Column:: The influence of their fallen leader still resonates for the U.S. men’s hockey team
Coach Tony Granato had a full complement of players for the first time at the U.S. men’s Olympic hockey practice Saturday. Yet, there was an empty stall in the team’s locker room at Gangneung Hockey Centre, the space occupied only by a jersey that will never be worn, a vivid reminder of a loss that can never be erased.
Jim Johannson, Team USA’s general manager, chief talent evaluator, prime strategist and, really, its soul, died in his sleep at 53 on Jan. 21 in Colorado Springs. His absence was palpable Saturday as the team began its final preparations for its Olympic opener against Slovenia on Wednesday.
He should have been sitting in the stands, his ginger-colored hair visible in the crowd as he watched the line rushes and discussed the power-play formations. He should have been striding through the hallway to make sure every last detail had been taken care of so that players and team staffers would have the best opportunity to make him and their country proud in these Games. He did a little bit of everything for USA Hockey and for U.S. teams at every level, and he made the organization and its players better for his presence.
His was the voice everyone welcomed hearing, whether he was telling them where the team meal would be, when the bus would come, or, so happily for so many, that they had, if improbably, become Olympians.
“Every decision that’s made from USA Hockey on how to get USA Hockey better, he’s been part of that equation,” Granato said somberly.
On his jacket Granato wore a pin that depicted an American flag, with the initials JJ in the foreground. Underneath, Granato wore a tee shirt that also honored the memory of Johannson, who was Granato’s teammate at the 1988 Calgary Olympic hockey tournament and longtime friend. Team staffers keep in their pockets coins with the same motif as the pin. Because Olympic rules don’t allow tributes or messages on teams’ uniforms, the border inside the neck of every U.S. player’s practice jersey bore Johannson’s old number, 24. A jersey with Johannson’s name on it has a place of pride in the coaches’ offices and back at the athletes’ village, too.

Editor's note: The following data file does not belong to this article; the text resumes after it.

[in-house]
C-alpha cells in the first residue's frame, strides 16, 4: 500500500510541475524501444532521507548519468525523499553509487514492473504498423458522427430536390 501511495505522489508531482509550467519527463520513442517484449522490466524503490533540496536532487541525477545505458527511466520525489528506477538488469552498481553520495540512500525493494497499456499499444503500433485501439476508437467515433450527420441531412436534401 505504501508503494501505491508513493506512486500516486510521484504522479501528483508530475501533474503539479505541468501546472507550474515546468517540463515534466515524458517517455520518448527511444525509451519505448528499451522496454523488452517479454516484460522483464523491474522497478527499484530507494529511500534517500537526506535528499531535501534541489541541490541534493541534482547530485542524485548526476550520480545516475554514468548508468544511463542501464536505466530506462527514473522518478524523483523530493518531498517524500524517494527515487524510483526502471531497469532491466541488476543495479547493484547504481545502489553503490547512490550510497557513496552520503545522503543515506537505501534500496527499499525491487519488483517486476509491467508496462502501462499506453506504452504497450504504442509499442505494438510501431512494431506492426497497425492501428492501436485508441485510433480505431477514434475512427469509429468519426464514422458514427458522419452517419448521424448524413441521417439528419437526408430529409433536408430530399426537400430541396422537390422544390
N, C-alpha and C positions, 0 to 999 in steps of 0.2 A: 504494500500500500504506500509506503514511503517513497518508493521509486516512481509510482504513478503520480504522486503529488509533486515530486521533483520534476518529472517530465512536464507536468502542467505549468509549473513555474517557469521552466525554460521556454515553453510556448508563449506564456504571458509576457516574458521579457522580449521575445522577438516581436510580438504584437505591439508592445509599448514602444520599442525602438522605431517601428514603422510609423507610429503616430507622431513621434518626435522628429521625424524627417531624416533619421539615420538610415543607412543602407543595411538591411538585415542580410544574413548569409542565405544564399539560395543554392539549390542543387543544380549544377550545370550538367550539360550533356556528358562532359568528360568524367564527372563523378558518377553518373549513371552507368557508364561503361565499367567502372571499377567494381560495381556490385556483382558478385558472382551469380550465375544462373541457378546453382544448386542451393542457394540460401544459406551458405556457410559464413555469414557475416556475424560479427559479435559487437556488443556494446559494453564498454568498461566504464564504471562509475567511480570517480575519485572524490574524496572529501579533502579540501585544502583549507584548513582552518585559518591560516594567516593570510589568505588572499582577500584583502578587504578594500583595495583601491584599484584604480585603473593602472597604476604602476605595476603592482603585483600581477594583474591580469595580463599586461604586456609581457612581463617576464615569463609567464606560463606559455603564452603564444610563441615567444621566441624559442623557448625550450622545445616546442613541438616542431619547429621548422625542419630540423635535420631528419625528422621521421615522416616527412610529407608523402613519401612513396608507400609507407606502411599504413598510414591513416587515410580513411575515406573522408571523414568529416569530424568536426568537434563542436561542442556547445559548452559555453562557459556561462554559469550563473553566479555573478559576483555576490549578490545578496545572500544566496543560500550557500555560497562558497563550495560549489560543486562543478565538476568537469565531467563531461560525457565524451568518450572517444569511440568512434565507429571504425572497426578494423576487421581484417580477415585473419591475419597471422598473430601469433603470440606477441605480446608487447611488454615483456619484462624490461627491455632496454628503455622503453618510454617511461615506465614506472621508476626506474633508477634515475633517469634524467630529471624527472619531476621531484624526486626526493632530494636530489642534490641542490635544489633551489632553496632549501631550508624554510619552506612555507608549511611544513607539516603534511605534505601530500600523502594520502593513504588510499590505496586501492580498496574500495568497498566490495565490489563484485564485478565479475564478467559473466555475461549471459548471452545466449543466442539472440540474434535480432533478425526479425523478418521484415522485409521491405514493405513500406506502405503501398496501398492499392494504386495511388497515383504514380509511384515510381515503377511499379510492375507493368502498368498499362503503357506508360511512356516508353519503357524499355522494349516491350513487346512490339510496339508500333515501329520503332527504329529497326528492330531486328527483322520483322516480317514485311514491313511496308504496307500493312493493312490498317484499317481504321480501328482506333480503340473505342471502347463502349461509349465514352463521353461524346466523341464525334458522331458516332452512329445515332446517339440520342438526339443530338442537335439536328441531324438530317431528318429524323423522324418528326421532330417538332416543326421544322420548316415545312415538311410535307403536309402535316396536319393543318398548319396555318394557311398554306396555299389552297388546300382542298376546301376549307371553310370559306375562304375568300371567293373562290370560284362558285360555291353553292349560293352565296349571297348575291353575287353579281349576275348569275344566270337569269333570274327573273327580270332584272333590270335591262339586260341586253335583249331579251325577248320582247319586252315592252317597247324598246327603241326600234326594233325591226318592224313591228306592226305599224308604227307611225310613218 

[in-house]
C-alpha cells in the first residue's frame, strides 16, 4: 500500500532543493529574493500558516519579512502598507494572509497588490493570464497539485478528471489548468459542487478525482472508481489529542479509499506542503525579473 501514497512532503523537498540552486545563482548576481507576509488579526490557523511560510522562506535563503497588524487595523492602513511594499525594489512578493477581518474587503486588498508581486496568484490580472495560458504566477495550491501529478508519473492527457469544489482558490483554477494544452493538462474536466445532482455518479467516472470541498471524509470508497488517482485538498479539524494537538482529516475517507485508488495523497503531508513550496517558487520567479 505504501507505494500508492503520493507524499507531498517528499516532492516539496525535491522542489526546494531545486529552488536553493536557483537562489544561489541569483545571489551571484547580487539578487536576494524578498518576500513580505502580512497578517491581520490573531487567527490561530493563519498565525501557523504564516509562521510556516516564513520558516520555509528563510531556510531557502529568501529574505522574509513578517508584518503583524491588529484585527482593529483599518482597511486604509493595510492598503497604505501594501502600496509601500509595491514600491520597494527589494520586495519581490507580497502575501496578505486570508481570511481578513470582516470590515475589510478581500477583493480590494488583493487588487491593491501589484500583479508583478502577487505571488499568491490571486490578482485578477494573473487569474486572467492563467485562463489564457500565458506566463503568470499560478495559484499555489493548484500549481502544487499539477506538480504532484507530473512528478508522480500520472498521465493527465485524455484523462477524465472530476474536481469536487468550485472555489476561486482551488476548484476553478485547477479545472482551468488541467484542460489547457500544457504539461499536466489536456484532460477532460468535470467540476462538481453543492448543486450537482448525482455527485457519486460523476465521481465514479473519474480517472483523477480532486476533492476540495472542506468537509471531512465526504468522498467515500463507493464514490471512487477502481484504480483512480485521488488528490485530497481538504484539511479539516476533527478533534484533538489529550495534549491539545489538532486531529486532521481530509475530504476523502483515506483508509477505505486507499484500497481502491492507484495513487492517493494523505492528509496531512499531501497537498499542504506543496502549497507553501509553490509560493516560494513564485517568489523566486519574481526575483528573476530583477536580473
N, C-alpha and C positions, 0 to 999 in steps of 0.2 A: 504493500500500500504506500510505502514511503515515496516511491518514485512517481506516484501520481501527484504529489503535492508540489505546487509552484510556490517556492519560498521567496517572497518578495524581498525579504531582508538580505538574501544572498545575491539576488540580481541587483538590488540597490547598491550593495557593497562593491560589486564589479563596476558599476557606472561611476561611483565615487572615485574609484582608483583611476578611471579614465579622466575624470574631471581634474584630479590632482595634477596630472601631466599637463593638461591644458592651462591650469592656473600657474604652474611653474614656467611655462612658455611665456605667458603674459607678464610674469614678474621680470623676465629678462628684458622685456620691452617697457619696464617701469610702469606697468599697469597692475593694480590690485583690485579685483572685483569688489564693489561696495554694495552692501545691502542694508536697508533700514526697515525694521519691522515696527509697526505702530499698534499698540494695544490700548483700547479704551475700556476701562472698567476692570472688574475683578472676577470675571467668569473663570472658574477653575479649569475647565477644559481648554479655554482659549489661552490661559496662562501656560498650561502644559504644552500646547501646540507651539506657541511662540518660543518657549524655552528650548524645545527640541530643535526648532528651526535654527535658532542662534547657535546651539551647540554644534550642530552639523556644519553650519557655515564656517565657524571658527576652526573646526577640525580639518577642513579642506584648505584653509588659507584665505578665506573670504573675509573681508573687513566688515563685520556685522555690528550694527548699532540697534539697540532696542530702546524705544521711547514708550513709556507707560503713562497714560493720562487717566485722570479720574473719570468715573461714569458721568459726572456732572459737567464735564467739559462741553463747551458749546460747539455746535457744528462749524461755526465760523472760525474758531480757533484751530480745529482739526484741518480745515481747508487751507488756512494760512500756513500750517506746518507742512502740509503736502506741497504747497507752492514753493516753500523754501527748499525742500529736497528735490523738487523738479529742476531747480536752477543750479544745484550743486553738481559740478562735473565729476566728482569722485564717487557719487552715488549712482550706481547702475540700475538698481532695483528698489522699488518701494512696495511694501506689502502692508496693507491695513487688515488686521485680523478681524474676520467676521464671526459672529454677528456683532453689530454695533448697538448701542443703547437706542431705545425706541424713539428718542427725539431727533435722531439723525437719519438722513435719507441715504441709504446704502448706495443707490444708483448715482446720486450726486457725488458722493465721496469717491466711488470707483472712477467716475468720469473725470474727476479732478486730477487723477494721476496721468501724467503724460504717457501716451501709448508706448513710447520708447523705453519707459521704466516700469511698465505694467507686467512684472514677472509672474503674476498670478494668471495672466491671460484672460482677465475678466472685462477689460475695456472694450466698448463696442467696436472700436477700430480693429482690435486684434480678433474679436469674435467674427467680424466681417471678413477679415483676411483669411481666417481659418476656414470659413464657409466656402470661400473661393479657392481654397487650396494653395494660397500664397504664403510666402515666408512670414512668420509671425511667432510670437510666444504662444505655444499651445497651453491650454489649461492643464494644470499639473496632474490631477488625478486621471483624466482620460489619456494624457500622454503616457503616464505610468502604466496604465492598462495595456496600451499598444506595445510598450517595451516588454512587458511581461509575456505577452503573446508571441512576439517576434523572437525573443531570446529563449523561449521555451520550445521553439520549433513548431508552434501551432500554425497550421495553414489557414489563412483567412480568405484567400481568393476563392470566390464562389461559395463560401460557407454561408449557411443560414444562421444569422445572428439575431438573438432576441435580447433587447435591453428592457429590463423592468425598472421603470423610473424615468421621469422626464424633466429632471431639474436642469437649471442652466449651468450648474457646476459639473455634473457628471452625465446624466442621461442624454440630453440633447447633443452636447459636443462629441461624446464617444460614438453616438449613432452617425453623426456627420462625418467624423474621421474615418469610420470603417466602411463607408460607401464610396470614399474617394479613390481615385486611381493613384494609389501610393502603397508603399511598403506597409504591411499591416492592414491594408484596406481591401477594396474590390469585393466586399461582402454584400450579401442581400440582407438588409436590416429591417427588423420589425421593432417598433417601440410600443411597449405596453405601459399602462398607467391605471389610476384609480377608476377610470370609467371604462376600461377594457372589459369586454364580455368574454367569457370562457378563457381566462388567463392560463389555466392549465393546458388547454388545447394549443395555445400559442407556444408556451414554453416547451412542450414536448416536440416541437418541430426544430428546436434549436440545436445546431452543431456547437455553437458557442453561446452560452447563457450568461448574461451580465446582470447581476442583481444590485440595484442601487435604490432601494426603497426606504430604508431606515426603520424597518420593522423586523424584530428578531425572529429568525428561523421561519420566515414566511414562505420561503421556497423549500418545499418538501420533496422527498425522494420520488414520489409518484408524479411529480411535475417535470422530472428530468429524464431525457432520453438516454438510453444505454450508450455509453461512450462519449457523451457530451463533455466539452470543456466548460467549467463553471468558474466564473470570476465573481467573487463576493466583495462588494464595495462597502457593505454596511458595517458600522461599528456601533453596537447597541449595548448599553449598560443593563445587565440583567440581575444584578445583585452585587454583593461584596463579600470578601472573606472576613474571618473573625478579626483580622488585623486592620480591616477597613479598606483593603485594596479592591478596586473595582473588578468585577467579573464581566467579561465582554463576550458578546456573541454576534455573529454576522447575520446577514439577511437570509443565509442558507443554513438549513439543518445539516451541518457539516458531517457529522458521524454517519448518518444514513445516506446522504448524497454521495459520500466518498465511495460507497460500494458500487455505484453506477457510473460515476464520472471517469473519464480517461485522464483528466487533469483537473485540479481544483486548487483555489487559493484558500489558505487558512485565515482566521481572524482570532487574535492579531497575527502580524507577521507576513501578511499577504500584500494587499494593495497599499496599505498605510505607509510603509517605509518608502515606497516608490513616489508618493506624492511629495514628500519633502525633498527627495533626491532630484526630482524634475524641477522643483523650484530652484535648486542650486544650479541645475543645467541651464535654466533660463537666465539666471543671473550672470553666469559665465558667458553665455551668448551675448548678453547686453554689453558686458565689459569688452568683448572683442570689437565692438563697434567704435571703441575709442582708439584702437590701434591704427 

“We think of him often,” Granato said.
That was especially true Saturday, when they were all together but really weren’t.
“It’s devastating, honestly,” said defenseman James Wisniewski, a former Duck who had been playing for a second-division team in Germany when Johansson called him with the news that he had earned an Olympic berth. “He was one of the closest people in my hockey family. I got such great pride and joy when he got to call me and tell me that. I had chills down my spine.”
Johannson’s wife, Abigail, and their young daughter, Ellie, were special guests at Saturday’s practice, a source of comfort and sorrow at the same time. Ellie wore an oversized jersey and happily skipped around the arena, charming everyone she met and enjoying the attention. Abigail will be part of every team function here.
“It makes you feel good and it makes you miss Jimmy more, realizing that he’s not here,” Granato said. “He left a beautiful family and it was nice of them to be here today.”
Another of Johannson’s greatest legacies is the team he molded ever so carefully for the Pyeongchang tournament.
Without NHL players the 12-team field is unpredictable, though the Olympic Athletes from Russia appear to have an edge in pure skill and scoring potential. Johansson bet that speed and skill and character will carry the Americans far. Along with experienced players such as former NHL forward Brian Gionta and defensemen Wisniewski and Jon Blum of Ladera Ranch, Johannson made sure to bring in young legs by including NCAA players Troy Terry — a Ducks draft pick — Jordan Greenway, Will Borgen and Ryan Donato. Greenway, at 6 feet 6, will also give the smallish team size up the middle
“I like the way we built our team. And again, Jimmy put a lot of work into this to make sure that we put the right pieces in. This is all Jim Johannson’s work as far as every piece of it,” Granato said. “He thought through this whole thing, on how he put the staff together. He thought through this whole thing on how we were going to do evaluations and draw players from. How we were going to get them, how we were going to get them ready. And that’s what excites me, to play out the plan that he had in place for all of us to execute.”
The plan remains. So do memories of a man who helped shape lives as much as he shaped careers.
“He’s here in our hearts and our minds and our souls,” Wisniewski said, “and we’re going to do him proud.”
Follow Helene Elliott on Twitter @helenenothelen
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